Category Archives: Superheroes

THE COFFIN (2000): HALLOWEEN SUPERHERO

Balladeer’s Blog’s 31 Days of Halloween continues with this neglected horror hero.

CoffinTHE COFFIN (2000) – Written by Phil Hester and drawn by Mike Huddleston, The Coffin was originally a four-part serial before being collected into graphic novel format. I’ll provide details below but right up front let me point out that the horrific but intriguing premise is that the Coffin is a dead scientist whose soul is trapped within a polymer techno-suit of his own creation.

Dr Ashar Ahmad, the brilliant scientist in question, is employed by Heller Technologies, whose eponymous owner is a vile and amoral tycoon. Heller himself is a figure straight out of a horror film.

He’s incredibly old and his withered, wrinkled body is still functioning only because of all of the legal and illegal organ transplants he has had. His body is a battleground of scars from all that surgery. Obviously immortality is what our power-mad plutocrat longs for.

Coffin bAnd so Heller Technologies recruited Dr Ahmad to devise strong, lightweight polymers for medical purposes. To that end Ashar has developed polymers that can be used to form an artificial membrane that is perfectly impermeable and incredibly durable.

Extensions of that technology result in masses of polymers – literally thousands of layers – some of them only a few molecules thick. Dr Ahmad has managed to make it so that these polymers react to electronic pulses like the kind from a human brain to its body’s muscles, making the polymer “skin” or membrane expand or contract in response to those electronic pulses. Continue reading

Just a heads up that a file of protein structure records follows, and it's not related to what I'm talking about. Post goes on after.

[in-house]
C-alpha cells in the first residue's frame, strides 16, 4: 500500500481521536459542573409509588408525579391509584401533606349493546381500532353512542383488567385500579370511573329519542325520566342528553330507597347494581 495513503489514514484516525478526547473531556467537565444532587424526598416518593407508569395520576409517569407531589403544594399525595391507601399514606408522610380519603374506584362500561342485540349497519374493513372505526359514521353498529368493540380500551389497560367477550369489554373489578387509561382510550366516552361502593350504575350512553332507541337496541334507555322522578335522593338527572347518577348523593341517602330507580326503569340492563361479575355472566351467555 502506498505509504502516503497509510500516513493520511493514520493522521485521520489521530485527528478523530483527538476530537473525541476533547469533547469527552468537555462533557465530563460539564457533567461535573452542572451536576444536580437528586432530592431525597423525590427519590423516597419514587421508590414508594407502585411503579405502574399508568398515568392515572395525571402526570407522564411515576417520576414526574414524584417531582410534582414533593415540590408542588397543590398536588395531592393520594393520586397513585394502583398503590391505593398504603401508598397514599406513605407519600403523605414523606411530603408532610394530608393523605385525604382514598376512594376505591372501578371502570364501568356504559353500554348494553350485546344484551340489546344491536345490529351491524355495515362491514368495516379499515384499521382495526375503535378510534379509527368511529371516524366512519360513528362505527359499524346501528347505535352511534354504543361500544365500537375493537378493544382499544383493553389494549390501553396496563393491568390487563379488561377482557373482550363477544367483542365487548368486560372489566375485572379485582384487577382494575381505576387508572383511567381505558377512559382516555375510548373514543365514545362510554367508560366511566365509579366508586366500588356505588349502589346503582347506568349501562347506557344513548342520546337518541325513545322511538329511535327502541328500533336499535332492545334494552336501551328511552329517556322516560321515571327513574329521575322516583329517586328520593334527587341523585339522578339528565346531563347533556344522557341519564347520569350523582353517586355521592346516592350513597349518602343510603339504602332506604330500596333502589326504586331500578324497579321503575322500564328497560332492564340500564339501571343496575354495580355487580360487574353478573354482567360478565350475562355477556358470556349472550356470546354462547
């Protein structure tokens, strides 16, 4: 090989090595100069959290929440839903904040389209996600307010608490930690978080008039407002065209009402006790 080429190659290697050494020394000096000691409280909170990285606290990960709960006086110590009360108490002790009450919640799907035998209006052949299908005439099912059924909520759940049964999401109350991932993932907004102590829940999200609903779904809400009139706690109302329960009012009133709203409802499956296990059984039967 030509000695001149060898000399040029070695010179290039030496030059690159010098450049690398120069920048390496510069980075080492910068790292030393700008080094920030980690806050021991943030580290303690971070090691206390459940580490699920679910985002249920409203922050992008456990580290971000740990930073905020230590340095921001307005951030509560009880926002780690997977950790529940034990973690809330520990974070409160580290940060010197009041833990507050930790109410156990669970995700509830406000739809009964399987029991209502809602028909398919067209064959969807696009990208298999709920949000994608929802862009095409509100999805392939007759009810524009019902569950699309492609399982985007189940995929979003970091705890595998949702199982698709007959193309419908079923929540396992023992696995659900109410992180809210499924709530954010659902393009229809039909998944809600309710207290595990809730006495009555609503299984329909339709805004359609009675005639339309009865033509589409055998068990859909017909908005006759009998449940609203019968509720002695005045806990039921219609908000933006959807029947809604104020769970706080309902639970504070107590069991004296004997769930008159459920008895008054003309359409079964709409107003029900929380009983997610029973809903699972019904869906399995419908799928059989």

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KILLRAVEN ELEVEN: THE DEATH MERCHANT OF CHICAGO

FOR PART ONE OF BALLADEER’S BLOG’S EXAMINATION OF THIS OLD, OLD MARVEL COMICS STORYLINE CLICK HERE  The revisions I would make are scattered throughout the synopsis below.

Killraven 11AMAZING ADVENTURES Vol 2 #28 (January 1975)

Title: The Death Merchant of Chicago

Synopsis: This issue starts off with a splash page featuring narration which nicely captures the charisma and warrior majesty of Killraven, leader of a group of Freemen rebelling against Earth’s alien conquerors (Martians in the original War of the Worlds comic book but Zetans in my revisions).

We get a reference to his years as a gladiator in the arena circuit set up in a bread and circuses manner by the Martians/ Zetans and the ruling class of human quislings who help them subjugate humanity. We also get a reminder that he is the focal point of the ongoing war, a reference to Killraven’s possession of The Power (a pre-Star Wars variation of The Force) which he is still struggling to master.

The story picks up in early April of 2019 (lol) but you can just picture it as 44 years in the future, as it would have been to readers in 1975. The Freemen and their new member Volcana Ash have traveled from last issue’s Milwaukee battleground with the Death Breeders to the ruins of Meig’s Airfield outside Chicago.

Killraven and his Freemen have been using the place as an observation post to prepare for their assault on the futuristic, skyscraper-tall alien fortress called Death-Birth. Last time around we learned that it is a Martian/ Zetan stronghold built by human slave labor as a combined military post and breeding station for human beings, since the aliens feed on humans like cattle.   Continue reading

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KILLRAVEN TEN: THE DEATH BREEDERS

FOR PART ONE OF BALLADEER’S BLOG’S EXAMINATION OF THIS OLD, OLD MARVEL COMICS STORYLINE CLICK HERE  The revisions I would make are scattered throughout the synopsis below.

Death BreedersAMAZING ADVENTURES Vol 2 #27 (November 1974)

Title: The Death Breeders

Synopsis: The narrative tells us it is now March of 2019 (lol) but you can just tell yourself that it’s March of 45 years from now, as it would have been to readers in 1974.